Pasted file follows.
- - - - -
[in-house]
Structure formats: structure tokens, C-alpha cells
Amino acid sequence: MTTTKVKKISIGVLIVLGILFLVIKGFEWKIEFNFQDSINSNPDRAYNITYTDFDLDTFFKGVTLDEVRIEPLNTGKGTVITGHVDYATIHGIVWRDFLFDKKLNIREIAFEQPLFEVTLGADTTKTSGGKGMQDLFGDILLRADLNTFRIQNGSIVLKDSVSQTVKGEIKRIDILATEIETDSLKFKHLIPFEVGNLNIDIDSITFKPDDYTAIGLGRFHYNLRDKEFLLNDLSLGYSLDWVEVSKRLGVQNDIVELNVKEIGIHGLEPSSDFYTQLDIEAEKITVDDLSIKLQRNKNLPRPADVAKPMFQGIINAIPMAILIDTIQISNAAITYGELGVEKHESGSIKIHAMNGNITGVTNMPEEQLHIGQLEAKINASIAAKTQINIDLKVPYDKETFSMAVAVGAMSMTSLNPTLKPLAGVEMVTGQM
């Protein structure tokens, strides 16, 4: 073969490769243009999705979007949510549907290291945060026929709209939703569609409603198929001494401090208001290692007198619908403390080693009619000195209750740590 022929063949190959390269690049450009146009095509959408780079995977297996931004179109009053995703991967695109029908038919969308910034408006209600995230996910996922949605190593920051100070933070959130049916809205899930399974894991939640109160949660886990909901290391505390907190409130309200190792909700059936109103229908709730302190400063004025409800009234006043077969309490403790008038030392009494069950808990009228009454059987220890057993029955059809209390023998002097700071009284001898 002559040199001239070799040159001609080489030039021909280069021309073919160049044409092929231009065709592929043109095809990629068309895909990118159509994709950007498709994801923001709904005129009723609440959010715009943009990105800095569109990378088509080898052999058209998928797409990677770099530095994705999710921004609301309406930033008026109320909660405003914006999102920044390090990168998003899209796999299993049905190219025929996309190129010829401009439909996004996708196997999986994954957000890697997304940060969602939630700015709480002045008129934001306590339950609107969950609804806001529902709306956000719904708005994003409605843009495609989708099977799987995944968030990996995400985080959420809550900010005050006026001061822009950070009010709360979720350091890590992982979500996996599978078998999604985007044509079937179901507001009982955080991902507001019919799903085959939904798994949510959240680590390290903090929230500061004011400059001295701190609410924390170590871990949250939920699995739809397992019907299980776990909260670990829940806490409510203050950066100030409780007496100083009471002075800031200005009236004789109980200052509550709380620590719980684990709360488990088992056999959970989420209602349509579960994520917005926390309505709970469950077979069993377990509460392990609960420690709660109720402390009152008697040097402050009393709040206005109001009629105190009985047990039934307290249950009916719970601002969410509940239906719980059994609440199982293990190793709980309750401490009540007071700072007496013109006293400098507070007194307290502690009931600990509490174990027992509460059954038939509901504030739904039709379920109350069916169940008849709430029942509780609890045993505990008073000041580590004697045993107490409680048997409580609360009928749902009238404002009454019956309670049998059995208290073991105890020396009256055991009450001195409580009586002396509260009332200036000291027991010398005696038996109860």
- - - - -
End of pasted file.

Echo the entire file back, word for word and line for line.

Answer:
[in-house]
Structure formats: structure tokens, C-alpha cells
Amino acid sequence: MTTTKVKKISIGVLIVLGILFLVIKGFEWKIEFNFQDSINSNPDRAYNITYTDFDLDTFFKGVTLDEVRIEPLNTGKGTVITGHVDYATIHGIVWRDFLFDKKLNIREIAFEQPLFEVTLGADTTKTSGGKGMQDLFGDILLRADLNTFRIQNGSIVLKDSVSQTVKGEIKRIDILATEIETDSLKFKHLIPFEVGNLNIDIDSITFKPDDYTAIGLGRFHYNLRDKEFLLNDLSLGYSLDWVEVSKRLGVQNDIVELNVKEIGIHGLEPSSDFYTQLDIEAEKITVDDLSIKLQRNKNLPRPADVAKPMFQGIINAIPMAILIDTIQISNAAITYGELGVEKHESGSIKIHAMNGNITGVTNMPEEQLHIGQLEAKINASIAAKTQINIDLKVPYDKETFSMAVAVGAMSMTSLNPTLKPLAGVEMVTGQM
């Protein structure tokens, strides 16, 4: 073969490769243009999705979007949510549907290291945060026929709209939703569609409603198929001494401090208001290692007198619908403390080693009619000195209750740590 022929063949190959390269690049450009146009095509959408780079995977297996931004179109009053995703991967695109029908038919969308910034408006209600995230996910996922949605190593920051100070933070959130049916809205899930399974894991939640109160949660886990909901290391505390907190409130309200190792909700059936109103229908709730302190400063004025409800009234006043077969309490403790008038030392009494069950808990009228009454059987220890057993029955059809209390023998002097700071009284001898 002559040199001239070799040159001609080489030039021909280069021309073919160049044409092929231009065709592929043109095809990629068309895909990118159509994709950007498709994801923001709904005129009723609440959010715009943009990105800095569109990378088509080898052999058209998928797409990677770099530095994705999710921004609301309406930033008026109320909660405003914006999102920044390090990168998003899209796999299993049905190219025929996309190129010829401009439909996004996708196997999986994954957000890697997304940060969602939630700015709480002045008129934001306590339950609107969950609804806001529902709306956000719904708005994003409605843009495609989708099977799987995944968030990996995400985080959420809550900010005050006026001061822009950070009010709360979720350091890590992982979500996996599978078998999604985007044509079937179901507001009982955080991902507001019919799903085959939904798994949510959240680590390290903090929230500061004011400059001295701190609410924390170590871990949250939920699995739809397992019907299980776990909260670990829940806490409510203050950066100030409780007496100083009471002075800031200005009236004789109980200052509550709380620590719980684990709360488990088992056999959970989420209602349509579960994520917005926390309505709970469950077979069993377990509460392990609960420690709660109720402390009152008697040097402050009393709040206005109001009629105190009985047990039934307290249950009916719970601002969410509940239906719980059994609440199982293990190793709980309750401490009540007071700072007496013109006293400098507070007194307290502690009931600990509490174990027992509460059954038939509901504030739904039709379920109350069916169940008849709430029942509780609890045993505990008073000041580590004697045993107490409680048997409580609360009928749902009238404002009454019956309670049998059995208290073991105890020396009256055991009450001195409580009586002396509260009332200036000291027991010398005696038996109860």